Crowder v. Larson et al

Filing 59

ORDER: For the reasons set forth in the attached Memorandum and Order, this Court finds no evidence that Defendant Larson was deliberately indifferent to Plaintiffs medical condition or that he violated Plaintiff's equal protection rights. Accordingly, the Court GRANTS Defendant Larson's motion for summary judgment (Doc. 48 ). As no claims remain for trial, the Clerk is DIRECTED to enter judgment accordingly. Signed by Chief Judge Michael J. Reagan on 4/28/17. (rah)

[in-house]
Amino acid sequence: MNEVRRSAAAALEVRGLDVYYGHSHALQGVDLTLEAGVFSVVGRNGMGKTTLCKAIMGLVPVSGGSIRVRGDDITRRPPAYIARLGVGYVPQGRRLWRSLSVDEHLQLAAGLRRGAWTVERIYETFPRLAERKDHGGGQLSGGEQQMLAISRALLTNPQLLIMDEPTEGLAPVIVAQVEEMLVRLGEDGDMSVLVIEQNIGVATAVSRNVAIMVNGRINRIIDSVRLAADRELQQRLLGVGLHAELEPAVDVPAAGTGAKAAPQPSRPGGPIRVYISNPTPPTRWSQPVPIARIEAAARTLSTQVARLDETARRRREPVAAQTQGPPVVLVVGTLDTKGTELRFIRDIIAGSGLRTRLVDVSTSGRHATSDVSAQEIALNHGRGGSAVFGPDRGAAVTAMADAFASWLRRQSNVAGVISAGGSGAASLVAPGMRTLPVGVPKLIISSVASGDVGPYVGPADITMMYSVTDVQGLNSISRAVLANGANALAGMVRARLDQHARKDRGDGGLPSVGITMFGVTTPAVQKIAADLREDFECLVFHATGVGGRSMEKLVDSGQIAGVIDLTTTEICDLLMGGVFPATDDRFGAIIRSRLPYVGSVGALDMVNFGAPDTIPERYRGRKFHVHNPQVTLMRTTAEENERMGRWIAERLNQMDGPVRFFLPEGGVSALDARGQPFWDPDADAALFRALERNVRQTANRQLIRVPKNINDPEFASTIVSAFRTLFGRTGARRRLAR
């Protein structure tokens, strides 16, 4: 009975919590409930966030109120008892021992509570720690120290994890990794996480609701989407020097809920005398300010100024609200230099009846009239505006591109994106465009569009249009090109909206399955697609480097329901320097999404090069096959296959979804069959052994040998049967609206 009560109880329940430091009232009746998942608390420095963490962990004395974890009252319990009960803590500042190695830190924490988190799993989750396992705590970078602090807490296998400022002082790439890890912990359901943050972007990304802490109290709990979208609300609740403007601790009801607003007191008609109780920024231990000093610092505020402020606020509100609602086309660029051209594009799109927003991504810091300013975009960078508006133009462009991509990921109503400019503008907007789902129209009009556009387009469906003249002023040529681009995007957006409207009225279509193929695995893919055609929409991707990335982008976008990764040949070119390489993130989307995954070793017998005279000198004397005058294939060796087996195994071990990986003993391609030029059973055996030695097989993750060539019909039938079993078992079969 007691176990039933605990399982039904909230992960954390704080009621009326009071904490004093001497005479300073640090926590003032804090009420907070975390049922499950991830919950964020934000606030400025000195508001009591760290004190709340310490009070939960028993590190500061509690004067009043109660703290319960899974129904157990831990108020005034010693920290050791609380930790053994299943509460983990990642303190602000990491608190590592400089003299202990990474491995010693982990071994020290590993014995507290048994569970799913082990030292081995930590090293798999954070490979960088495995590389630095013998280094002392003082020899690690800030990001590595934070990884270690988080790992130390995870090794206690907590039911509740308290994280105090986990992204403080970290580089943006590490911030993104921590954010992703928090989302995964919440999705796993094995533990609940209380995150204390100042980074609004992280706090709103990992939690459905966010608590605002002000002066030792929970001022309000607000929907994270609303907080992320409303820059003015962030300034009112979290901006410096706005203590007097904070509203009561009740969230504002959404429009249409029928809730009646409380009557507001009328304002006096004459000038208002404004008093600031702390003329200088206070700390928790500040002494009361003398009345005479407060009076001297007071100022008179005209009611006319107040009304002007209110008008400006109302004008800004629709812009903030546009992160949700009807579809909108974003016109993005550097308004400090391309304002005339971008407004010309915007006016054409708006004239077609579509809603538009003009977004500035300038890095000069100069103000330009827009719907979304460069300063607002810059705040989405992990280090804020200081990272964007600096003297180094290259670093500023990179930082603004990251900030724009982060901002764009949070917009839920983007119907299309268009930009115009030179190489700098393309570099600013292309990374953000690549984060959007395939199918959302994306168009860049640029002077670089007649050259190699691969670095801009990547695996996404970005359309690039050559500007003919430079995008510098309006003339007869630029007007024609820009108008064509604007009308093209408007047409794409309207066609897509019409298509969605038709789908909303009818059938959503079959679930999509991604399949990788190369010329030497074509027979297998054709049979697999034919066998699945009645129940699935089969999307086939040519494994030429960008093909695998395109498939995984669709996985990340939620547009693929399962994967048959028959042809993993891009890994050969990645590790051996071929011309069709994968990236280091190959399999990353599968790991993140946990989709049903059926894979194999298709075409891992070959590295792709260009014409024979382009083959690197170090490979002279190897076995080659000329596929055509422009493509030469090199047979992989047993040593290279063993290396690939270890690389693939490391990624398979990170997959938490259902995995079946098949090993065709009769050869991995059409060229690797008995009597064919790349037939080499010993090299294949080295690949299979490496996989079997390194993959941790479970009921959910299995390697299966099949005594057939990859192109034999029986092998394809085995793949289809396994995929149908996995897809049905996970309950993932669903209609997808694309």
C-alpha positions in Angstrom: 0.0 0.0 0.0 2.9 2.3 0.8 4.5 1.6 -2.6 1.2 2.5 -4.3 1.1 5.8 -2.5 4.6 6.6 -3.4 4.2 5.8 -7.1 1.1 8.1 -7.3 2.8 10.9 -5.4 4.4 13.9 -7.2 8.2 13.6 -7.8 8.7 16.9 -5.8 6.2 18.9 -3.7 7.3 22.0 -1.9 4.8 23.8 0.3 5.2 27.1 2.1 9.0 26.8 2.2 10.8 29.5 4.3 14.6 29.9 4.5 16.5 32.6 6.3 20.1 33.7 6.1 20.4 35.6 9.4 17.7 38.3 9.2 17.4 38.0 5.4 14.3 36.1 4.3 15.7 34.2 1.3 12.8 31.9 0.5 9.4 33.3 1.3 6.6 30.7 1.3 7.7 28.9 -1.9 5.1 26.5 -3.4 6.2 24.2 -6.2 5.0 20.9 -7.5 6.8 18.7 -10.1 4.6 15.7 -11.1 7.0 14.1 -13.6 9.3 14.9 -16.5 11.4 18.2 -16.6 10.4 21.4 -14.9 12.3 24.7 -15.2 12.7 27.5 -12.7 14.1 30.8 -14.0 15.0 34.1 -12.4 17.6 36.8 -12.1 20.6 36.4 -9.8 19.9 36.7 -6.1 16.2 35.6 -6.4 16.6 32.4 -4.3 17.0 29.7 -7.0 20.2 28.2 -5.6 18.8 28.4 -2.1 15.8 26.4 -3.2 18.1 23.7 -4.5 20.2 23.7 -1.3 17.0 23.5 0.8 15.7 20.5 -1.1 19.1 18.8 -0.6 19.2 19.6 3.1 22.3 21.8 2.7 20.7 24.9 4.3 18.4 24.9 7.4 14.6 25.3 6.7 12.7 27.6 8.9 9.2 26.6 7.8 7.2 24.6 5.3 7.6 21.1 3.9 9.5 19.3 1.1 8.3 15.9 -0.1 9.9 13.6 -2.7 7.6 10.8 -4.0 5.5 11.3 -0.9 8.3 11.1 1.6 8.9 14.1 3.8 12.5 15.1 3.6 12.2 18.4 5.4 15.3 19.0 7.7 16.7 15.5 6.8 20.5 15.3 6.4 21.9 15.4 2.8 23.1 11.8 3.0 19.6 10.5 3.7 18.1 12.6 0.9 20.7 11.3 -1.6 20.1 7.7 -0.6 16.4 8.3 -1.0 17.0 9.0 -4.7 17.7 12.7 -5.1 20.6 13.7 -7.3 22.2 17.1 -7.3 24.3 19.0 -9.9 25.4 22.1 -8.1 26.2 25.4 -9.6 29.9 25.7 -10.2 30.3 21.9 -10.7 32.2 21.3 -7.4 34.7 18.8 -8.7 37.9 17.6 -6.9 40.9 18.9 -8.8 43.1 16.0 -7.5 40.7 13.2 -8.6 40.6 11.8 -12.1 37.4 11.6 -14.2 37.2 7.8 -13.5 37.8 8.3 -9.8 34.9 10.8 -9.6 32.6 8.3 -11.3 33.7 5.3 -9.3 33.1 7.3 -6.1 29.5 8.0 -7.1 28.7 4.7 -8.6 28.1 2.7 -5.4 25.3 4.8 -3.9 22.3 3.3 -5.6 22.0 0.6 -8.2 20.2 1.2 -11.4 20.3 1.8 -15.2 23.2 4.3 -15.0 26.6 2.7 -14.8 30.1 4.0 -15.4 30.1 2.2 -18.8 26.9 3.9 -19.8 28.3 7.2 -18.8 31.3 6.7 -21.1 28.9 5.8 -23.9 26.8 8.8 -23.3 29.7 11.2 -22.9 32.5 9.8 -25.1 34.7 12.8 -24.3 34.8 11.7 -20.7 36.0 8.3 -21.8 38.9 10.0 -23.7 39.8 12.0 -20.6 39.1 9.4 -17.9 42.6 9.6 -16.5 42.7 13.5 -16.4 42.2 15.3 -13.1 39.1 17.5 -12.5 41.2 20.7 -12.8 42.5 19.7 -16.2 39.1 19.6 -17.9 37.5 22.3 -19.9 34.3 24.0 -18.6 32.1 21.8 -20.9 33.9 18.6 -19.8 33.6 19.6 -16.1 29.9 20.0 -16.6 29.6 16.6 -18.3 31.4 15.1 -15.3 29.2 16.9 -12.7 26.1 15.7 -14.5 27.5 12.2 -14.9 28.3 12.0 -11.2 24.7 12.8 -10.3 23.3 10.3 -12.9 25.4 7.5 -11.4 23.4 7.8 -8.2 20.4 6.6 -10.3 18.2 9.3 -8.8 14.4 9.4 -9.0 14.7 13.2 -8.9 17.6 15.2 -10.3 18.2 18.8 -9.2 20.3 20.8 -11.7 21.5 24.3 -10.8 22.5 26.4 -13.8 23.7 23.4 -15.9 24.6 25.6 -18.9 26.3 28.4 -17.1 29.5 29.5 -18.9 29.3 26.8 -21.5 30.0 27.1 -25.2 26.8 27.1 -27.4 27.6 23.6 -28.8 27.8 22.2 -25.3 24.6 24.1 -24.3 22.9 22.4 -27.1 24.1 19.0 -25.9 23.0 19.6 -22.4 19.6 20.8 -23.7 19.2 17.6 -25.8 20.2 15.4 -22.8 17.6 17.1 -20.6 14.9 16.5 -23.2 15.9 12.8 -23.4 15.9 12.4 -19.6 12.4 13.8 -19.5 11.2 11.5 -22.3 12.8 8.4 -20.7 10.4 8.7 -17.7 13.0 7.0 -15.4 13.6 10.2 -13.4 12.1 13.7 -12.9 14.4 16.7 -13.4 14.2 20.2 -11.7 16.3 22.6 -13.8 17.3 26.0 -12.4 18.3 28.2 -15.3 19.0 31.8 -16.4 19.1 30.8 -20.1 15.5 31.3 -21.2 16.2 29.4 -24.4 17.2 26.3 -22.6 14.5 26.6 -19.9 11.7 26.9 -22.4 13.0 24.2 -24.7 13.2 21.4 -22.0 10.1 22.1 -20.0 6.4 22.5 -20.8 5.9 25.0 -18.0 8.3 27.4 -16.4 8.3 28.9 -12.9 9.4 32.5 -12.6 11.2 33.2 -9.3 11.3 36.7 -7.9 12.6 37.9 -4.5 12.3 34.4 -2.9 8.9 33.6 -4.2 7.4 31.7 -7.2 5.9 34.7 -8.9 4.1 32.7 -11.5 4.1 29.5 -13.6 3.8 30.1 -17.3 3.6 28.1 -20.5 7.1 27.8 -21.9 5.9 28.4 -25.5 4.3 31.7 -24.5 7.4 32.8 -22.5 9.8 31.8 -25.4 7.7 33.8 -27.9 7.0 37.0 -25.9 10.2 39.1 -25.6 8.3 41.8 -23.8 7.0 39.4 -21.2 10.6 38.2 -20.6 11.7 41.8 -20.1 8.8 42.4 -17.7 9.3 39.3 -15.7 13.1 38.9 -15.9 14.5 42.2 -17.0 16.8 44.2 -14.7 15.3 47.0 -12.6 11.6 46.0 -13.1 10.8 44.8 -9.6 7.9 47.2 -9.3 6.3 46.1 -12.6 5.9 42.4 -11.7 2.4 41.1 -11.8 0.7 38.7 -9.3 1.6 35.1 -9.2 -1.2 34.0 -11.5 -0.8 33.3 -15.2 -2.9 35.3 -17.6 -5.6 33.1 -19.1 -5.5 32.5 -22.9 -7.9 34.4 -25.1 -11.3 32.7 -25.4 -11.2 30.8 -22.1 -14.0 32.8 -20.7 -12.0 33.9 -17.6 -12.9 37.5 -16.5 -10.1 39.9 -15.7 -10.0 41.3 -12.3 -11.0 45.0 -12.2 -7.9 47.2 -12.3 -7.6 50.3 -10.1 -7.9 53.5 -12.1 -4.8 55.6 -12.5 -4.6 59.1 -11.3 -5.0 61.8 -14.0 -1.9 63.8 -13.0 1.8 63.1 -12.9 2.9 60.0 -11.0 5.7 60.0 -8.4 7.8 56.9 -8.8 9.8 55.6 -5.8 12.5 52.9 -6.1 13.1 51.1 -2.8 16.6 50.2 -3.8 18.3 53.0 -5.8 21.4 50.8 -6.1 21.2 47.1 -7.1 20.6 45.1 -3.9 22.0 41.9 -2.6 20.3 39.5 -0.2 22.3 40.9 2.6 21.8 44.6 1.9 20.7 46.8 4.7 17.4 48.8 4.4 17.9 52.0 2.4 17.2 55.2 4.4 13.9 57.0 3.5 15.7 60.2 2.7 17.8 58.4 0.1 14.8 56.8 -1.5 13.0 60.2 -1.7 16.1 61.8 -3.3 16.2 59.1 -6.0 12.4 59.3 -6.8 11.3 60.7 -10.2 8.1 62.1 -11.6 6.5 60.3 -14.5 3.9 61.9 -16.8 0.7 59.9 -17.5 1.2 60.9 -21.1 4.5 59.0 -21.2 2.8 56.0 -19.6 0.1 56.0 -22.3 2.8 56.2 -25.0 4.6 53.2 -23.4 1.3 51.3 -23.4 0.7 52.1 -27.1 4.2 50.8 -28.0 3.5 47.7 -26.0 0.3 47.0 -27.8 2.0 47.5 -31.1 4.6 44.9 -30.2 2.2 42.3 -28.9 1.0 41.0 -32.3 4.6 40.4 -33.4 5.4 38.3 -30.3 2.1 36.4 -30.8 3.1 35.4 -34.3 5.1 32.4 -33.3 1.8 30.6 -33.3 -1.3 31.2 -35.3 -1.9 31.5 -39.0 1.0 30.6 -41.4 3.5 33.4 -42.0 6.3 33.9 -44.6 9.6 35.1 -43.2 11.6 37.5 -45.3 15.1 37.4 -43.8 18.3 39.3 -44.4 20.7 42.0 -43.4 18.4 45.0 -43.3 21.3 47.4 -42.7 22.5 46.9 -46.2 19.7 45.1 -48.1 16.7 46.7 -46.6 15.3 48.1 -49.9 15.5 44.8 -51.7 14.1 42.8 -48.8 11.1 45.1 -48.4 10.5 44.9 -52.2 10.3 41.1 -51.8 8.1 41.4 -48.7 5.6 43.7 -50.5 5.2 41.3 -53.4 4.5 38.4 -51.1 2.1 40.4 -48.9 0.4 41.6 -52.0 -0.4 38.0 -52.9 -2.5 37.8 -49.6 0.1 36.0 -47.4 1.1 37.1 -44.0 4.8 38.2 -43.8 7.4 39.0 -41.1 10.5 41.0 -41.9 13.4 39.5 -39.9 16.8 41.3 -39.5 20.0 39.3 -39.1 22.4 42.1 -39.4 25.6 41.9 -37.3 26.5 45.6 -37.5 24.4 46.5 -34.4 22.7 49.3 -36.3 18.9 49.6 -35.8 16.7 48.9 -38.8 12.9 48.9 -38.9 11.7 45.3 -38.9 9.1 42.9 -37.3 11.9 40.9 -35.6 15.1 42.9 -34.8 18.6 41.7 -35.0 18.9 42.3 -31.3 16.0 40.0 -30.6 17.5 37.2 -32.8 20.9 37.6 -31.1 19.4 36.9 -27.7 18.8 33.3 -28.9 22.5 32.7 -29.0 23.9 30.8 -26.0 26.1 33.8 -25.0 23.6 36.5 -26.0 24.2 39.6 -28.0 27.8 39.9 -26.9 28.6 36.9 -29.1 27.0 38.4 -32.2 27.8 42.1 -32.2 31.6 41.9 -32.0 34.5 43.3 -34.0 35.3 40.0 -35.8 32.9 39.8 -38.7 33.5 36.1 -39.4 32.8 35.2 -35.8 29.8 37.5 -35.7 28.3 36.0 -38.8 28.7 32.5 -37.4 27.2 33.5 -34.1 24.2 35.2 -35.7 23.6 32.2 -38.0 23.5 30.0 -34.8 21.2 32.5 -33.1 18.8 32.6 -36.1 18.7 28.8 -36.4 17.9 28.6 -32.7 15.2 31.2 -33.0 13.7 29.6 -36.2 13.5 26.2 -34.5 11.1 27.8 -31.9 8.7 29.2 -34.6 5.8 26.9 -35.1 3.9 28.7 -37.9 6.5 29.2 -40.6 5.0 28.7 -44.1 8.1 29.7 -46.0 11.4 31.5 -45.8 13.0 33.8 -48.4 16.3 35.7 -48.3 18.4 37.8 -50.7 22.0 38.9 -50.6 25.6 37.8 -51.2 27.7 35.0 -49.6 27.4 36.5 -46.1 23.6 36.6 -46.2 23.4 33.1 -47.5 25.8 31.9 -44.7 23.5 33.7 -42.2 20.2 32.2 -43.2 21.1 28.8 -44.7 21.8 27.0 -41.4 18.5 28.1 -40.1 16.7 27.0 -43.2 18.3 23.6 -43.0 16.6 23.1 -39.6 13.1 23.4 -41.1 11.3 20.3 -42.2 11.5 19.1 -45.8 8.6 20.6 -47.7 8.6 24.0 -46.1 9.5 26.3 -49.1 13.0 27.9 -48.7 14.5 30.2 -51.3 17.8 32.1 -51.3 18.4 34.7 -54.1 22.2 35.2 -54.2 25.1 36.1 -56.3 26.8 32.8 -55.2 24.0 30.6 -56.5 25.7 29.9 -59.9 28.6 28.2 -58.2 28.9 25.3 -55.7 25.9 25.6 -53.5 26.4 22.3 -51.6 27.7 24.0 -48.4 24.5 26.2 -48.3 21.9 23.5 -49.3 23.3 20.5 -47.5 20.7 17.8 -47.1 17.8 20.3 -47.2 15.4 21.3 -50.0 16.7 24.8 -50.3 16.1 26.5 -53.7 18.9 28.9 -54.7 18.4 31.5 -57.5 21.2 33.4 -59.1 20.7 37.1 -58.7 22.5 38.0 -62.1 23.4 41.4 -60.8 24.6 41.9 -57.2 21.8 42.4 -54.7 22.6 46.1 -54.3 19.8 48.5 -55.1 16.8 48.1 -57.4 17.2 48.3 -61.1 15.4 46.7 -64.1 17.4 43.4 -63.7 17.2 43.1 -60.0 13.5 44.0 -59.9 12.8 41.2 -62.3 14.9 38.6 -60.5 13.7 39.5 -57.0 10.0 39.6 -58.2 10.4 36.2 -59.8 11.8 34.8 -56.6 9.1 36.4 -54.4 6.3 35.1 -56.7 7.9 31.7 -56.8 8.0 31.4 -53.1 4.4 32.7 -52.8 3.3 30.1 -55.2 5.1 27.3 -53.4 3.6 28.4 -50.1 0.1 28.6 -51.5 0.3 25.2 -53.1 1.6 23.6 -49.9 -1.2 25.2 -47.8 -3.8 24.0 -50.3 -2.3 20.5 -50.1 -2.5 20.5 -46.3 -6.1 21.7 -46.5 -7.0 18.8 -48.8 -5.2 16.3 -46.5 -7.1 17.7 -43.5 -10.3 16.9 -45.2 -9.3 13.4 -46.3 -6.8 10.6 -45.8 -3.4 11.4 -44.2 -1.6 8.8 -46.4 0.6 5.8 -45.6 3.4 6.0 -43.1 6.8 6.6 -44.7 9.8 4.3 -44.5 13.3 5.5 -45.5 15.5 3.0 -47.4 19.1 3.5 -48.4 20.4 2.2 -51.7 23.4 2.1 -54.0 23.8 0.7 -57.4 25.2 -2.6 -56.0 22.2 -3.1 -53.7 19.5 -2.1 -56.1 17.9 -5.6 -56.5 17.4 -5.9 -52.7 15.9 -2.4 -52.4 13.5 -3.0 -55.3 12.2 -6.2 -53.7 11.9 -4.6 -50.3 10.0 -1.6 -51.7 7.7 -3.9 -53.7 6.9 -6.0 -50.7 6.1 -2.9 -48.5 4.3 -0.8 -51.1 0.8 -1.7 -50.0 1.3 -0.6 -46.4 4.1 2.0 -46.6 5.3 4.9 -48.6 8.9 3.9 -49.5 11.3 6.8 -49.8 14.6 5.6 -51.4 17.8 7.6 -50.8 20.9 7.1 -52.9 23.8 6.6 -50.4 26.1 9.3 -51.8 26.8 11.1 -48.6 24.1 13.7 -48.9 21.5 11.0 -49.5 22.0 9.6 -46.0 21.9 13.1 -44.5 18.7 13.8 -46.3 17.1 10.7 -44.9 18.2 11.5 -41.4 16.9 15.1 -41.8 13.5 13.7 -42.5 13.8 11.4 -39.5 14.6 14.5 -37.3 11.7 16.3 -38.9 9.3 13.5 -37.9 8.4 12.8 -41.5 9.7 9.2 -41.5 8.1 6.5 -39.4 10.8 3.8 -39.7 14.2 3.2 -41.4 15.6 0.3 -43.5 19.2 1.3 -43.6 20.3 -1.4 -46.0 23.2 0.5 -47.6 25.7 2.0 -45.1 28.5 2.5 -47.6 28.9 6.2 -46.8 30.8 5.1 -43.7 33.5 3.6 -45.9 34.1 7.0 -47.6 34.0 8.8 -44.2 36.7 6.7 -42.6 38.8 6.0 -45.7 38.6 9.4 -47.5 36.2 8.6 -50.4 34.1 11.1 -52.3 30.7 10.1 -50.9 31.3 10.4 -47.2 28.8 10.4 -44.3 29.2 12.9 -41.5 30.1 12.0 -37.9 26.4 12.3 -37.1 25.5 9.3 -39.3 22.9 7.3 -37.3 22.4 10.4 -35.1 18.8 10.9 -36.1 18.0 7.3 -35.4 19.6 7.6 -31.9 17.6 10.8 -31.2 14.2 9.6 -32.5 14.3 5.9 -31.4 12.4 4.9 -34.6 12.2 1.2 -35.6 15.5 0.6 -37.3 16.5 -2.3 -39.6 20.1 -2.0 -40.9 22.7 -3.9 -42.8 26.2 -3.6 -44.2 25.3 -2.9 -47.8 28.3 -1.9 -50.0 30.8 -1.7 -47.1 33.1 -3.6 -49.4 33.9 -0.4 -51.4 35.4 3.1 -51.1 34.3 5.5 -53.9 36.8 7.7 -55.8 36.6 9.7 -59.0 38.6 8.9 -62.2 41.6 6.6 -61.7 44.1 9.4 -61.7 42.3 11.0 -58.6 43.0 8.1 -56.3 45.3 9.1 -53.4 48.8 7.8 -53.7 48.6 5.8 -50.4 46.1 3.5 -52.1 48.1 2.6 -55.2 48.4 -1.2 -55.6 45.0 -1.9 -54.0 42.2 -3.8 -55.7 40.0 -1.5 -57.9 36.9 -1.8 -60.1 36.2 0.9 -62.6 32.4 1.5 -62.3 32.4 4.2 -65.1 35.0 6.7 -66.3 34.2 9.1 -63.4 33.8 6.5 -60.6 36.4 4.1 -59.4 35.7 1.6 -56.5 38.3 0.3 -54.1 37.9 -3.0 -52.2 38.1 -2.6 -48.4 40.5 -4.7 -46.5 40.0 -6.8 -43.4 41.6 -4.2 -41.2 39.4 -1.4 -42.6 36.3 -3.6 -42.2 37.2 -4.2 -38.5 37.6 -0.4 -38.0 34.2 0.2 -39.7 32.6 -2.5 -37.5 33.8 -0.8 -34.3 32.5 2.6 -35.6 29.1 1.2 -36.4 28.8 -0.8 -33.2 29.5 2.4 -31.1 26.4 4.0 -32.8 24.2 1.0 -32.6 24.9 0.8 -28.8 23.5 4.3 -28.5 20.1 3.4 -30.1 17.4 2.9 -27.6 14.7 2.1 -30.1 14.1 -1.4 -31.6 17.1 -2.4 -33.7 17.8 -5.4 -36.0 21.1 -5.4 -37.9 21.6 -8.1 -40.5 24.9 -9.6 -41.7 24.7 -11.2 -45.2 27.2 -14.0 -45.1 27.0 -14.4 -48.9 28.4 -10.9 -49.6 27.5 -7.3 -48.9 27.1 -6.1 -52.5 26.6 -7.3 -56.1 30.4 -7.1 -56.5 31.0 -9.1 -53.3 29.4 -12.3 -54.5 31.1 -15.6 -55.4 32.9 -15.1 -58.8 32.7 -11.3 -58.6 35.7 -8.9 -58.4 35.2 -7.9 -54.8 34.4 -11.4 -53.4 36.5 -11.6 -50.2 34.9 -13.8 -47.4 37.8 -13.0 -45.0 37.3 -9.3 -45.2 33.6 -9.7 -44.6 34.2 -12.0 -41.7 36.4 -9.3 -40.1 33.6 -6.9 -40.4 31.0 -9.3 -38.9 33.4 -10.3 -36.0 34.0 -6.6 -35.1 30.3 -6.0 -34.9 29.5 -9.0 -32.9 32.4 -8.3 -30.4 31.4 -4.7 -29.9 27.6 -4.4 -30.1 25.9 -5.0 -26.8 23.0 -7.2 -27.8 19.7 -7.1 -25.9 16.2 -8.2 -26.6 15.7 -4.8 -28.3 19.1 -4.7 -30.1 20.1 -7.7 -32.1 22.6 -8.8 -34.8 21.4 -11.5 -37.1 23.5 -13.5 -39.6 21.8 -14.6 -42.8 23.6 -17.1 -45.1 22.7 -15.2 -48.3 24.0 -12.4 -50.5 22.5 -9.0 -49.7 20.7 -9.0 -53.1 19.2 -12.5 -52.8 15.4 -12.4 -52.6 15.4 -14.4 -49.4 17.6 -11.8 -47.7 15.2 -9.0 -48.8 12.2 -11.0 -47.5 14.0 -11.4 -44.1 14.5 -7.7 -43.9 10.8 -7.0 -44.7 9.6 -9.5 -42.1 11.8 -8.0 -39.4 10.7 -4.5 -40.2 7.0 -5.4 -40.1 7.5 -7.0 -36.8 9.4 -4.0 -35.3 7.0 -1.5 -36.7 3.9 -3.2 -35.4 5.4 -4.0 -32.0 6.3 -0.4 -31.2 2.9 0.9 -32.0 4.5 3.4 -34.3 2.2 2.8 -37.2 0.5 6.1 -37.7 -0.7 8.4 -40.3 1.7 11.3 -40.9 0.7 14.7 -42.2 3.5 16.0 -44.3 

Download PDF